There Are No Stupid Questions – Just Stupid Responses


I was feeling rather brain-dead one afternoon last week, (editing will do that to you) and I opened Facebook, hoping for some mindless entertainment. Actually, many of my Facebook friends are quite intelligent, and perhaps I was hoping someone would stimulate me out of my somnolesence.

However, the first post that caught my lame brain was something like, “The 23 Stupidest People on the Web.” Now, since I am the author of a book called, “Why Are People So Stupid?” I felt it my right, no, my duty to investigate this further.

And at first I was regaled by tales of people pasting on their Facebook page about having to “start a stupid fxxxking job tomorrow,” and their new boss posting right back, “It’s okay, you don’t have to show up to the stupid fzzzking job, because you’re already fired.” Ha, ha.

But then I got to one that was different. This person was texting a friend, questioning why there was a country called South Africa in Africa, and wondering how there could be one country inside another country. To which the friend replied, genially, “I am so going to bash your stupid head in.” Ha ha.

But I thought, “No, that’s not stupidity. That’s someone with a poor education, with a spark of curiosity and the courage to ask.” Hence the title of this piece.

Because I recalled that when I was about in Grade 3, a similar question occurred to me. I became aware that at the southern tip of Africa there was a country called South Africa. Which seemed to me to be a rather inane name. In a continent with names like Kenya and Morocco and Sierra Leone, to call your country the Union of South Africa was rather – at that age I didn’t know the term, but I would have liked it – generic.

Not only that, but the initials were the same as another country, a nation one didn’t want to be mistaken for. Even in the fifties I was aware that being “not-American” was an essential part of my Canadian identity.

So I was inclined to approach this person with a degree of sympathy. And given my proclivity for soaring from the specific to the general (I am a blogger, after all), my mind immediately switched into overdrive. (From brain-dead to brainstorm is probably not a good indicator of quality, but here goes.)

It occurred to me that this little example is a good indicator of what’s wrong with American culture right now. I have been recording stories of new immigrants to Canada, and one conclusion that I have drawn is that the school systems in many developing (or otherwise) countries (Syria and Iraq, for example) are more egalitarian and more truly public than the American one. Not necessarily better. I talked to one woman who had sixty students in a Grade 1 class, to whom she was supposed to teach Arabic and Arithmetic. But more equal.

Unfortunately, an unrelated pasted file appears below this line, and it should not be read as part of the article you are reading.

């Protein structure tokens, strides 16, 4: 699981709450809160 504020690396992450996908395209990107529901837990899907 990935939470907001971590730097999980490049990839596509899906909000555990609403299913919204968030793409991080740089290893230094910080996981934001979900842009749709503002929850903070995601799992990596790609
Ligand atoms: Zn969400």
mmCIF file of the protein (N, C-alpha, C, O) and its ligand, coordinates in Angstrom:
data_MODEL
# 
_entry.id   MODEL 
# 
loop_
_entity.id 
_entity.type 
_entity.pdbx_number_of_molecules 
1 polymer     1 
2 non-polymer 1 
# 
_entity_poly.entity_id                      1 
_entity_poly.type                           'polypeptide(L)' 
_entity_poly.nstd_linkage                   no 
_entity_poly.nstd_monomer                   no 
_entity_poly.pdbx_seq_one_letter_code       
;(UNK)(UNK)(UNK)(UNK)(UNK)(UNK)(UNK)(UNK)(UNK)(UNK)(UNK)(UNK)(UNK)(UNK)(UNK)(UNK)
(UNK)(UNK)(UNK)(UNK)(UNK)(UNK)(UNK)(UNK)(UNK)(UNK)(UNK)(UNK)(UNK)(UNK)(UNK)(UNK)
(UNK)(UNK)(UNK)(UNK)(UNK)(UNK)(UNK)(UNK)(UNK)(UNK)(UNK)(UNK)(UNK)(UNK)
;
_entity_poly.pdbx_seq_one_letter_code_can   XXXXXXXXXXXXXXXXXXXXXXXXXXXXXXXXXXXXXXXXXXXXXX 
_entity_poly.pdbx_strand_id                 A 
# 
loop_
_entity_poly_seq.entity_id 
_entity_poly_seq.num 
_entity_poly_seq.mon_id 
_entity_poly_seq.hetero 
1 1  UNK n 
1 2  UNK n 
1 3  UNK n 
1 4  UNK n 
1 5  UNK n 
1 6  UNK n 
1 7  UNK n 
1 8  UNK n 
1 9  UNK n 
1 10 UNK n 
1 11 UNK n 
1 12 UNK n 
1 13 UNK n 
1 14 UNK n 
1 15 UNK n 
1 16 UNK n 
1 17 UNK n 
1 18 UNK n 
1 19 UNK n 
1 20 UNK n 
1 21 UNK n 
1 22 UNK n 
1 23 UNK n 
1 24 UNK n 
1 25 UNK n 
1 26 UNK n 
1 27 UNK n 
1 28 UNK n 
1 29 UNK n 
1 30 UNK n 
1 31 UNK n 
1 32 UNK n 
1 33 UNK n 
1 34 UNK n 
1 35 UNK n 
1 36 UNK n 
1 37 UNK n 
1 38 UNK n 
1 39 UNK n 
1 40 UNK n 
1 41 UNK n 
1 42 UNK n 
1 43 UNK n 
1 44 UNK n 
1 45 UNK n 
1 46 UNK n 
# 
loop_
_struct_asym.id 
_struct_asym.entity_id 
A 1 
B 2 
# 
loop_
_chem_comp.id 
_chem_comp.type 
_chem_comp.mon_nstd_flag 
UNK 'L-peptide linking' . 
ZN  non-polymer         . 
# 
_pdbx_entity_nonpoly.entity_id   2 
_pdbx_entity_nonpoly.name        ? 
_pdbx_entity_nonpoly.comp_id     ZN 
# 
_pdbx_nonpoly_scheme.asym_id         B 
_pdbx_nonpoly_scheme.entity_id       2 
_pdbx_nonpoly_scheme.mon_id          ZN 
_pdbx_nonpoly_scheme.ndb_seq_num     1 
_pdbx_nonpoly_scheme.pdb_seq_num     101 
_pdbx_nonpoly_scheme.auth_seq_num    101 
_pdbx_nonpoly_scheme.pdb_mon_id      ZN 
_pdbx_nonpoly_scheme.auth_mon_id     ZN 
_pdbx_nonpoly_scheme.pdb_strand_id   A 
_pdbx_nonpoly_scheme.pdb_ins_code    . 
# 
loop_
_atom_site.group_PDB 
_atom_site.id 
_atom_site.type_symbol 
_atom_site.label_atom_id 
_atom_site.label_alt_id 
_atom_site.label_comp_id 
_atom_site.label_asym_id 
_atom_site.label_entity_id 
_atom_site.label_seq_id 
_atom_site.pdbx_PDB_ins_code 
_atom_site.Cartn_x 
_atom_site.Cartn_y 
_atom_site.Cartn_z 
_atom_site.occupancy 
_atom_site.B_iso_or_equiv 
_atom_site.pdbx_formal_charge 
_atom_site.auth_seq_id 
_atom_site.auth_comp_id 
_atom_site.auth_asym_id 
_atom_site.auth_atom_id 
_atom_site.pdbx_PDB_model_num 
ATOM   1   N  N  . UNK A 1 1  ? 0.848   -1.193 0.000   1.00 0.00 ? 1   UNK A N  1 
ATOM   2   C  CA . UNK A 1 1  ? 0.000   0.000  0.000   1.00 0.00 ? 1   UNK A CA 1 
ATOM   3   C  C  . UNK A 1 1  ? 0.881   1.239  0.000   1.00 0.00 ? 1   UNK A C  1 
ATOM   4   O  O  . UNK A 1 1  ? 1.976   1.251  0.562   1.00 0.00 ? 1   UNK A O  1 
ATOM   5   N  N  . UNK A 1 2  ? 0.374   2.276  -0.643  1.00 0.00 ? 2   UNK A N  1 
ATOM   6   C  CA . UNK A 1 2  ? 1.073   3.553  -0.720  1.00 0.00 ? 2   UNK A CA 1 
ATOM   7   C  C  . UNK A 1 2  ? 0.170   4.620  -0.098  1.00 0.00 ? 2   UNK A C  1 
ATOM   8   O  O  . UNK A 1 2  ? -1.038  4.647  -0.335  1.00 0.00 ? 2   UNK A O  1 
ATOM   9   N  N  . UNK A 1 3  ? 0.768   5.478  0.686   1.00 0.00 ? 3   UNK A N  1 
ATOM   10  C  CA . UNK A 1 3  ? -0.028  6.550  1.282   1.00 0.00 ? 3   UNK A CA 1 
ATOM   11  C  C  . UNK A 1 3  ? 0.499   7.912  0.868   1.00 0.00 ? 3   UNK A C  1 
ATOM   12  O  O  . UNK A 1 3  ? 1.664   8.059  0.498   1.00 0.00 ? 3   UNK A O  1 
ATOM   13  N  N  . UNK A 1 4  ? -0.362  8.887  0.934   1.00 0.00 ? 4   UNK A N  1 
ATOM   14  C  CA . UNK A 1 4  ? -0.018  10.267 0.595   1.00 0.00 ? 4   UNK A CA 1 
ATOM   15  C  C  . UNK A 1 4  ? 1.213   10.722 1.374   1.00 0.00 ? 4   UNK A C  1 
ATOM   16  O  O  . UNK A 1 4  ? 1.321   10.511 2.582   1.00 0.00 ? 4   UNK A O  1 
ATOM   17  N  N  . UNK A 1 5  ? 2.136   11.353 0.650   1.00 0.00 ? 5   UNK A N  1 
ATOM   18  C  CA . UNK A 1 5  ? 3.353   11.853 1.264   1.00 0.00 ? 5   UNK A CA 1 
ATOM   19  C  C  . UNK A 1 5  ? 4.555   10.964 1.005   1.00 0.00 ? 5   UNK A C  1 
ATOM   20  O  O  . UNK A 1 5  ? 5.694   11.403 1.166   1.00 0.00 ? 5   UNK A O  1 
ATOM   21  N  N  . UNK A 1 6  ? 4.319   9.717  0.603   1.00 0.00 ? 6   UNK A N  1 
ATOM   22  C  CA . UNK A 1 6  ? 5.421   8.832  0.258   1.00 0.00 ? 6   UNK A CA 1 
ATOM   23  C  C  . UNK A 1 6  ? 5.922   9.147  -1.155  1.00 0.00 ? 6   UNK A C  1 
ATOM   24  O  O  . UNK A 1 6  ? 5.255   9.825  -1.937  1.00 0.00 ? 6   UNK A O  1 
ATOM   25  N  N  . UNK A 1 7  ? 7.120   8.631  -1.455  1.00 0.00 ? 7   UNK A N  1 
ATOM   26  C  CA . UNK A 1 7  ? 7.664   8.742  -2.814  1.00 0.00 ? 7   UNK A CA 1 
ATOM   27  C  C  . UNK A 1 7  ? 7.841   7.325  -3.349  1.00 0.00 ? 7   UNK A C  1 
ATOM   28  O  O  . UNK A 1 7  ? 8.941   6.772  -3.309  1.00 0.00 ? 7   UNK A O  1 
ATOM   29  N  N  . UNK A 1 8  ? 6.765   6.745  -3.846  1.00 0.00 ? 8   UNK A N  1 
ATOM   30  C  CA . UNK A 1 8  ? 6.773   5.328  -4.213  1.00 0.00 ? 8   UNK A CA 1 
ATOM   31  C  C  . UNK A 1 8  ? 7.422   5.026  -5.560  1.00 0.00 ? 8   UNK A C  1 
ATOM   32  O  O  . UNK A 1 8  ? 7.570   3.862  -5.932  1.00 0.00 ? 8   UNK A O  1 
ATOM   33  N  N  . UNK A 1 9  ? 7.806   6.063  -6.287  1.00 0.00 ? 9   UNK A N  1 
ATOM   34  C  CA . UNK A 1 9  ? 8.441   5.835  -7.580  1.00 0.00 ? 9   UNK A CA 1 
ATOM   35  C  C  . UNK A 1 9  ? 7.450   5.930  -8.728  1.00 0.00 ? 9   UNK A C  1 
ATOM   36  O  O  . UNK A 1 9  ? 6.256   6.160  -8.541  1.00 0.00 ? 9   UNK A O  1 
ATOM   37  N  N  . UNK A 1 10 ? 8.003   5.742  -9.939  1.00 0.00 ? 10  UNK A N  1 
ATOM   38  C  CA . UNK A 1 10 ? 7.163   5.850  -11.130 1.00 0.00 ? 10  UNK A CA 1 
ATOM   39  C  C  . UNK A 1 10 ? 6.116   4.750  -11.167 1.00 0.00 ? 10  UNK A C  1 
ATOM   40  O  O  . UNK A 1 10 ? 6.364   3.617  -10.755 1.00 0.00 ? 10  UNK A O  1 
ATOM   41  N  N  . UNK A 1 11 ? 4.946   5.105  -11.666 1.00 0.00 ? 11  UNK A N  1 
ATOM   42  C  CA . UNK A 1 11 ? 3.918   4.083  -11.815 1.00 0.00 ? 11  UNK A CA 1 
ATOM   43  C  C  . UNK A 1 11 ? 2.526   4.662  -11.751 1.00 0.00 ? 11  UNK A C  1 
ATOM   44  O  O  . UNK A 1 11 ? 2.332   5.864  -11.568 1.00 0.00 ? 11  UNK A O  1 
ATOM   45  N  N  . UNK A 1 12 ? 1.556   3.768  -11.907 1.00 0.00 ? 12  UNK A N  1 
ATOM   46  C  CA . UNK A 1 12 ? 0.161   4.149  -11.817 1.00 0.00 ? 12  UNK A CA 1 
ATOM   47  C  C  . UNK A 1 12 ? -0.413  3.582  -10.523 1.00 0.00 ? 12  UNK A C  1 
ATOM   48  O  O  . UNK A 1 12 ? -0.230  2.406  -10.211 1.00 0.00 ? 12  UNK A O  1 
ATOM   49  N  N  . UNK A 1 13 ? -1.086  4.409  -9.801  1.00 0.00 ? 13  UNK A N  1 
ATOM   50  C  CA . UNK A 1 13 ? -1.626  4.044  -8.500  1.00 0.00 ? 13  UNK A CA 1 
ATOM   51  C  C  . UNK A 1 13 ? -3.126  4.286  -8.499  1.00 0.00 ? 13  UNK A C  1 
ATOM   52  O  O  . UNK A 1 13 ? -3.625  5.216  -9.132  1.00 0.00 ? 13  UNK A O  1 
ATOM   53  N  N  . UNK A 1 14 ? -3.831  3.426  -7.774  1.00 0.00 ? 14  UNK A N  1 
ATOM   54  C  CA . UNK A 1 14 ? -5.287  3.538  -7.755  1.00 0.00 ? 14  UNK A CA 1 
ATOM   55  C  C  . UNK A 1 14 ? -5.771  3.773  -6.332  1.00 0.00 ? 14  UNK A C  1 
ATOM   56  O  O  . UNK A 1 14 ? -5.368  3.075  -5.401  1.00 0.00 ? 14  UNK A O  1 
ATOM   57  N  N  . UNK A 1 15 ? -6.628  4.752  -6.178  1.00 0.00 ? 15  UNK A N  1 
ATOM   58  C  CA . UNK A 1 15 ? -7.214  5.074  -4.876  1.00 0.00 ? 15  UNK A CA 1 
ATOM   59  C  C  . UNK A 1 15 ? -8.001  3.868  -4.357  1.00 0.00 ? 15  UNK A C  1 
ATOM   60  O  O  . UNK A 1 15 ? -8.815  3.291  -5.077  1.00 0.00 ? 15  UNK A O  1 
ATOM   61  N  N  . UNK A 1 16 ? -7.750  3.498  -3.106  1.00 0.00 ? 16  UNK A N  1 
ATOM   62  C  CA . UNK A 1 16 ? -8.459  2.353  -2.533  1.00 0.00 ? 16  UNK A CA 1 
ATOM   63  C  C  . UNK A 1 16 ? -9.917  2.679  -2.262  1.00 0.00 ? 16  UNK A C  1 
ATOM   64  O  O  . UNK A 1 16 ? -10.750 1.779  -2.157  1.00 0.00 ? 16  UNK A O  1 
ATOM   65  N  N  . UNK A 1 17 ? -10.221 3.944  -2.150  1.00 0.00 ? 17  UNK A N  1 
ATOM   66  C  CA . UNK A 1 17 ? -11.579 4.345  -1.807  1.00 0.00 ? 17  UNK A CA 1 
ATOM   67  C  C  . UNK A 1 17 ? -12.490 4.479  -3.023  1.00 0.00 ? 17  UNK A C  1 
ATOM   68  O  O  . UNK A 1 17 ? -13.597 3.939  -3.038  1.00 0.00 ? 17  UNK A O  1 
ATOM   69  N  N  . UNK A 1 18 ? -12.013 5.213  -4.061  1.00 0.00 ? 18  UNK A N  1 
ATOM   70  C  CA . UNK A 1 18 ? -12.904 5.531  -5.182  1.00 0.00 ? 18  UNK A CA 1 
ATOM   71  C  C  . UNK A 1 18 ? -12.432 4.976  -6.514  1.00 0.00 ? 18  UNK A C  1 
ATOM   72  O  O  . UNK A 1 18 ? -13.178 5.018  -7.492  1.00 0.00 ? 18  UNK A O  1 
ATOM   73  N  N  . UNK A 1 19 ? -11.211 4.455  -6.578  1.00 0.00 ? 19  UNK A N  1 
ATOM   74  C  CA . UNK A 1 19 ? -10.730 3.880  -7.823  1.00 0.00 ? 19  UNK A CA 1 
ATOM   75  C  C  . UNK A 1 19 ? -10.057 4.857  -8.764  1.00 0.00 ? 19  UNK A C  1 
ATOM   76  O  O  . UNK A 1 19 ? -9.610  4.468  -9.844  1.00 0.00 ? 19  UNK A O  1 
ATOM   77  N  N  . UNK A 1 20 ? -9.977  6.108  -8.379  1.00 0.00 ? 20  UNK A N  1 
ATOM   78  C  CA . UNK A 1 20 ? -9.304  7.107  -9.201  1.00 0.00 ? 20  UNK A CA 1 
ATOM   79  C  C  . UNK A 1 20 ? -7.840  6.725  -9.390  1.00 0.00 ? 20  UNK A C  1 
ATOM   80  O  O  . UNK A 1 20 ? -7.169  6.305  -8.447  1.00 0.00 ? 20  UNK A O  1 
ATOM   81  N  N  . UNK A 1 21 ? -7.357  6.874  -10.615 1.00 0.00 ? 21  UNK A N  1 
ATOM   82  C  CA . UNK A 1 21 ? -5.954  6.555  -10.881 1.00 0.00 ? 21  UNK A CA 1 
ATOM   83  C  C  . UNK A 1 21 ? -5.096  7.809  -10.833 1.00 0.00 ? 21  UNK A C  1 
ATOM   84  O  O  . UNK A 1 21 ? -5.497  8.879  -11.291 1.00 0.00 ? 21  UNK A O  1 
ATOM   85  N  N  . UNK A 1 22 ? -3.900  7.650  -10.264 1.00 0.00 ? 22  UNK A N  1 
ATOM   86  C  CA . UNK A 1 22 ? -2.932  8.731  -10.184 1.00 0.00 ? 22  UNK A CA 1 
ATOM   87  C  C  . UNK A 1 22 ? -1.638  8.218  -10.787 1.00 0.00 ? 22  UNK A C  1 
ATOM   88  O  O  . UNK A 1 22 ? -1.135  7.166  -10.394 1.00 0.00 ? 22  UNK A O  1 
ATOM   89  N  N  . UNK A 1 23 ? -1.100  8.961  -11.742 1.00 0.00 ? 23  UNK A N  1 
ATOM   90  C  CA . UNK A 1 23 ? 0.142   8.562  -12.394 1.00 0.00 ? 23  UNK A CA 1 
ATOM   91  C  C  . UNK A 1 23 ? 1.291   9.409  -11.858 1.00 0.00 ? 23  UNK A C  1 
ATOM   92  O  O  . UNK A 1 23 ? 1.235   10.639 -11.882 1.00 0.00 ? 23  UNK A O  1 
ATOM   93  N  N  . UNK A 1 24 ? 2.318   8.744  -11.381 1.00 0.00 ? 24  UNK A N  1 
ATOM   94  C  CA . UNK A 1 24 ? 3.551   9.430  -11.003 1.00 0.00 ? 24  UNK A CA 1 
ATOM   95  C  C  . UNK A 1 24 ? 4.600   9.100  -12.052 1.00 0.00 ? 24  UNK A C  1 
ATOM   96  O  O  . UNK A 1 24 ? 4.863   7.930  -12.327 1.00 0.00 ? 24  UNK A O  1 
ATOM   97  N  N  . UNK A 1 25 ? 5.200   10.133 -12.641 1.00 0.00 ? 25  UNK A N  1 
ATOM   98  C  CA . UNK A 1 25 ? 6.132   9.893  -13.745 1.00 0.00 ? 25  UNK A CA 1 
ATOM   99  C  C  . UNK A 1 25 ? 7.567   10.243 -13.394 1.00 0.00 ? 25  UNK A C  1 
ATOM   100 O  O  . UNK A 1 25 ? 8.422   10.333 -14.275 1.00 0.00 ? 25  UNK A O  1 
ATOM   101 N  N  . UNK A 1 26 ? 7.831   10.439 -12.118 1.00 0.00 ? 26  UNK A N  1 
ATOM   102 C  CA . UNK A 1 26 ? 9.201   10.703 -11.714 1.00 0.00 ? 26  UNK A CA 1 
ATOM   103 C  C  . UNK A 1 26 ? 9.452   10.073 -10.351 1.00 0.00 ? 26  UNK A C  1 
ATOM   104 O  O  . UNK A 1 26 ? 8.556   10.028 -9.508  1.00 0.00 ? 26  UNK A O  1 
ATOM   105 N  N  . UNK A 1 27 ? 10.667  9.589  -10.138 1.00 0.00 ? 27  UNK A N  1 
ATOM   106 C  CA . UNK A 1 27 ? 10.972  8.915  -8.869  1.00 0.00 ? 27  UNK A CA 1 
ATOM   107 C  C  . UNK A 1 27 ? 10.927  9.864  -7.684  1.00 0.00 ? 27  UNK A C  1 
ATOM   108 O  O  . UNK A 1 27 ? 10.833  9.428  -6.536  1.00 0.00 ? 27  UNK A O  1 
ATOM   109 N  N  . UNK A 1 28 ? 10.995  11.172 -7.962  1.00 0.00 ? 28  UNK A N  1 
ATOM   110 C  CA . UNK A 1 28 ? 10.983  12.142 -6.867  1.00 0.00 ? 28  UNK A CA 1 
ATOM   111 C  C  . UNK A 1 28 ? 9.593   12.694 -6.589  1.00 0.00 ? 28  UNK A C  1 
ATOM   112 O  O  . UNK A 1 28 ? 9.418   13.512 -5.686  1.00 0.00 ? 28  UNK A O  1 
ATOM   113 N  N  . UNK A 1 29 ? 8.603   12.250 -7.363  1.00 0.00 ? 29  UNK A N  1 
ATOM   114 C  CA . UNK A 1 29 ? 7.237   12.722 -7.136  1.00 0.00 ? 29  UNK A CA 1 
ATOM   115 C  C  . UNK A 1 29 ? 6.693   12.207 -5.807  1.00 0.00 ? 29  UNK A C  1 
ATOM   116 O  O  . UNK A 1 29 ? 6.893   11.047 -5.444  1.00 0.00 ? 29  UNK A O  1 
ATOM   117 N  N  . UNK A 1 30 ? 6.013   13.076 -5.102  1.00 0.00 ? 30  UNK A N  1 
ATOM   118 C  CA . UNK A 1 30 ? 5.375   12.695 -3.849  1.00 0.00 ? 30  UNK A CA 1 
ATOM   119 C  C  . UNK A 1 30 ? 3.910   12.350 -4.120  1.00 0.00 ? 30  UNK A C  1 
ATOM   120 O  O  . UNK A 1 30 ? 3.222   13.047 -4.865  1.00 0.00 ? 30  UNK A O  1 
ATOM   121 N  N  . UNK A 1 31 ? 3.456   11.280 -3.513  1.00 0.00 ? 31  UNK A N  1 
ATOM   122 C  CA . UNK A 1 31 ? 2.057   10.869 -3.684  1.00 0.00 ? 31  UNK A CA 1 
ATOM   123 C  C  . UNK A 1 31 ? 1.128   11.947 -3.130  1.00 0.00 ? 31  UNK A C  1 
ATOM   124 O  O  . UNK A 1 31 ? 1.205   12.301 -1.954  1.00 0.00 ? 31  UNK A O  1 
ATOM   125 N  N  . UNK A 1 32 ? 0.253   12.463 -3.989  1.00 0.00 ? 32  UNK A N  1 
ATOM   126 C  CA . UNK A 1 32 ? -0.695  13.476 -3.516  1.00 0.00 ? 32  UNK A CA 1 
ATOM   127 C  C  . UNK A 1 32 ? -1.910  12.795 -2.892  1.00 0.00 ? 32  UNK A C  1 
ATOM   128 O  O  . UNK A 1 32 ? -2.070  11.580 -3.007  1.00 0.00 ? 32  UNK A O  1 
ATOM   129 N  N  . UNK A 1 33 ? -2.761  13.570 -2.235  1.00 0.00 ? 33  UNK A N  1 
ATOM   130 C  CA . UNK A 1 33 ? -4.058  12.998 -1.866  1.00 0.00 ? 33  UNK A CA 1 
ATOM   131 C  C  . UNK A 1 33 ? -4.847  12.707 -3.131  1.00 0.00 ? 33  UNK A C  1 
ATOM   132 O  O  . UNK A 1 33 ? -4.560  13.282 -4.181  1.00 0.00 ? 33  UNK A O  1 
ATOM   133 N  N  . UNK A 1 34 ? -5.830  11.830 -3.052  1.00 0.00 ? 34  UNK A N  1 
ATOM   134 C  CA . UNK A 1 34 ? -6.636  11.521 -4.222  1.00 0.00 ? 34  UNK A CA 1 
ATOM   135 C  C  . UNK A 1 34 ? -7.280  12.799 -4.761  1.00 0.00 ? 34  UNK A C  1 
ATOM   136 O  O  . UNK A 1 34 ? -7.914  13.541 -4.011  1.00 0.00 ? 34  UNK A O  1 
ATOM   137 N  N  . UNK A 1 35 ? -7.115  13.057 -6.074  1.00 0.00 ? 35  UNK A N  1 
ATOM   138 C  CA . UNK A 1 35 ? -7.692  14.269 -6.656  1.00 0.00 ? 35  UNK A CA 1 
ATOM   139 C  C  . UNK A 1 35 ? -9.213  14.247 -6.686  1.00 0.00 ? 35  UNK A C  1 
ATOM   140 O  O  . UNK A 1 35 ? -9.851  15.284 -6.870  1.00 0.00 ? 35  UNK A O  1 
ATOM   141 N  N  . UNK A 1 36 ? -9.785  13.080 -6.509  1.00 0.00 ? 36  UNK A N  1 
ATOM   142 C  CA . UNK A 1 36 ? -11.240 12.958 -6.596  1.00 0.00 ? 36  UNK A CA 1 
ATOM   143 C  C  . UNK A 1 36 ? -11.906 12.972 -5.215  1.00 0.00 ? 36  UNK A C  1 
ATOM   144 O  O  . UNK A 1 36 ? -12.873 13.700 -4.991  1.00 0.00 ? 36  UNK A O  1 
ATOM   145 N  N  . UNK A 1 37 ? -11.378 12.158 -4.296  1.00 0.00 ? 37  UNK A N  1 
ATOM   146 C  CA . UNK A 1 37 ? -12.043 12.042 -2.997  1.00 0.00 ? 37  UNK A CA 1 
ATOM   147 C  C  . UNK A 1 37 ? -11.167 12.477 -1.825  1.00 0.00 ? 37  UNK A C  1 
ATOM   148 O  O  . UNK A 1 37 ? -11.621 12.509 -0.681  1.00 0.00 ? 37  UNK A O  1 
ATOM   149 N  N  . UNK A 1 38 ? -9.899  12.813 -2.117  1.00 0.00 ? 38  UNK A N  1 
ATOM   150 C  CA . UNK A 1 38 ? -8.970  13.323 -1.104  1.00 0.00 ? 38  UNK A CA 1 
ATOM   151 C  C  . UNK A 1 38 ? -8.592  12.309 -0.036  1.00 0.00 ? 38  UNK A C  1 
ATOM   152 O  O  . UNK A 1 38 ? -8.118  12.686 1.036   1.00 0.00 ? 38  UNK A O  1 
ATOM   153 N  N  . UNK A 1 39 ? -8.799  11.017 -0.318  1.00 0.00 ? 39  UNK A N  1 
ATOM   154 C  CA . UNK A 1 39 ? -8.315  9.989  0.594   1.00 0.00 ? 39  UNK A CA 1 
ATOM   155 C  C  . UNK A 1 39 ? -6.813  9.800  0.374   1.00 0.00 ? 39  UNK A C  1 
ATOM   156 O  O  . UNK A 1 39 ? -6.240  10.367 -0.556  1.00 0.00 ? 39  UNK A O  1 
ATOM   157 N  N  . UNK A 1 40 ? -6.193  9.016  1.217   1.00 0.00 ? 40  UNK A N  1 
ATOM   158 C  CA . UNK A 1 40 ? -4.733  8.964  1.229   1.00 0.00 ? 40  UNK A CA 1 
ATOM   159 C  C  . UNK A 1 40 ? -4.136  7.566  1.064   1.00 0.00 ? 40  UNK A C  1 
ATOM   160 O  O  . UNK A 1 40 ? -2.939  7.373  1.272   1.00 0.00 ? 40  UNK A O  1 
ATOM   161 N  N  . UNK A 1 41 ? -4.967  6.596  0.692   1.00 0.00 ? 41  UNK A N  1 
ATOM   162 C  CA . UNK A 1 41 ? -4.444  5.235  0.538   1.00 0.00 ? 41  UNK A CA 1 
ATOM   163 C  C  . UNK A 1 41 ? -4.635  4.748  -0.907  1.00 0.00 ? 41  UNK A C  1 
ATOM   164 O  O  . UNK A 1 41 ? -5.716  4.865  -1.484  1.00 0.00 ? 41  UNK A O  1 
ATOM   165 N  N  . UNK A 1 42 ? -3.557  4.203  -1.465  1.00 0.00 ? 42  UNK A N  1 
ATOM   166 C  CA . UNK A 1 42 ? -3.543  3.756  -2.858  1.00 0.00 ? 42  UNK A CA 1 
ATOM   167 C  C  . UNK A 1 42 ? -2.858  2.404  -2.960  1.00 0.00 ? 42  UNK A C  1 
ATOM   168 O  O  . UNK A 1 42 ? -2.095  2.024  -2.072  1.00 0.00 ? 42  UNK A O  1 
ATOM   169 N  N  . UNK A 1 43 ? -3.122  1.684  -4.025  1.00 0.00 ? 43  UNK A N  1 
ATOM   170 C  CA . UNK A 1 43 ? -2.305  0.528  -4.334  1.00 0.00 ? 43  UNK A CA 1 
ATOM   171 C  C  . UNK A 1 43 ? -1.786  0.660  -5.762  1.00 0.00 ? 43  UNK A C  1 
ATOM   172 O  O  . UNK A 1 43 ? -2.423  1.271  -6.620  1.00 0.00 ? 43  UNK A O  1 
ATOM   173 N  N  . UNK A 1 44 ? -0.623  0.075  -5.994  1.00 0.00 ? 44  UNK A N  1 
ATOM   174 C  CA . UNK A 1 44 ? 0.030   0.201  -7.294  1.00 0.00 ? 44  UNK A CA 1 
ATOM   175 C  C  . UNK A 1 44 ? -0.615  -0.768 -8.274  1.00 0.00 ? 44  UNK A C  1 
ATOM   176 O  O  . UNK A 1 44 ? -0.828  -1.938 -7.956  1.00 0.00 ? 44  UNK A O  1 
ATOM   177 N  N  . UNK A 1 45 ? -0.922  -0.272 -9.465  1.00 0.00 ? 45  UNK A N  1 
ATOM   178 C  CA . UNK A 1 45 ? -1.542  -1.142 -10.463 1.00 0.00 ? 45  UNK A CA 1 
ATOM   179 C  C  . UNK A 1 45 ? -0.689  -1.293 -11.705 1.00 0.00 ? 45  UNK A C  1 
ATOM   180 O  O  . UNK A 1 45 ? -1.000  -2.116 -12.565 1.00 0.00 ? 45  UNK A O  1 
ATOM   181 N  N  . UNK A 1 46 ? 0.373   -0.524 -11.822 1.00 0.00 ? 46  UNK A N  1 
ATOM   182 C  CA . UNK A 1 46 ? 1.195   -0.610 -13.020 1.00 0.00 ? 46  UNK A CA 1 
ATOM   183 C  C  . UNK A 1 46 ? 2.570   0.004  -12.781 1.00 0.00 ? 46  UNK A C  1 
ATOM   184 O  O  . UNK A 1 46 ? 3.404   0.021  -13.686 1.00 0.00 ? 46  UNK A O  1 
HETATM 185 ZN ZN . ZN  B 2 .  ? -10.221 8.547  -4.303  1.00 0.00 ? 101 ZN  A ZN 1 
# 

One of the subtle ways for an elite to keep the rest of the country beneath them is to starve public education, funneling all the funds, resources, and especially the good teachers, off to their private system.

We are having a taste of that in British Columbia, right now, because a right wing government tried the same trick here, refusing to fund education properly, yet encouraging private schools to expand. When the Supreme Court of Canada slapped their wrists and declared that public education was supposed to be public, they were suddenly faced with the daunting task of hiring about a thousand more teachers this fall. Where were these people to come from?

Well, a recent Facebook post from a friend of mine who is still teaching suggests that all the Teachers On Call she talked to had come out of the private school system. It seems they could make more money as a substitute in the public system than as a full-time teacher in the private system. Which leaves the private schools short of teachers, and leaves a bunch of parents hung out to dry who have paid a lot of money for what they thought would be a superior education for their kids. But that’s a problem that arises when you create non-egalitarian non-public school systems. Just like the rest of free enterprise, it’s basically the law of the jungle and Darwinian survival of the fittest, and it doesn’t do the country any good in the long run. Even the Iranian government knows that. Even the Syrian government of Bashar al-Assad has that figured out, for heaven’s sake! Public education is good for the country and everyone in it.

I guess some of us would rather live in a culture where people don’t know that Africa is a continent, and that whatever you post on Facebook is available for the world to see. And where the victims of the skewed system are laughed at as stupid.

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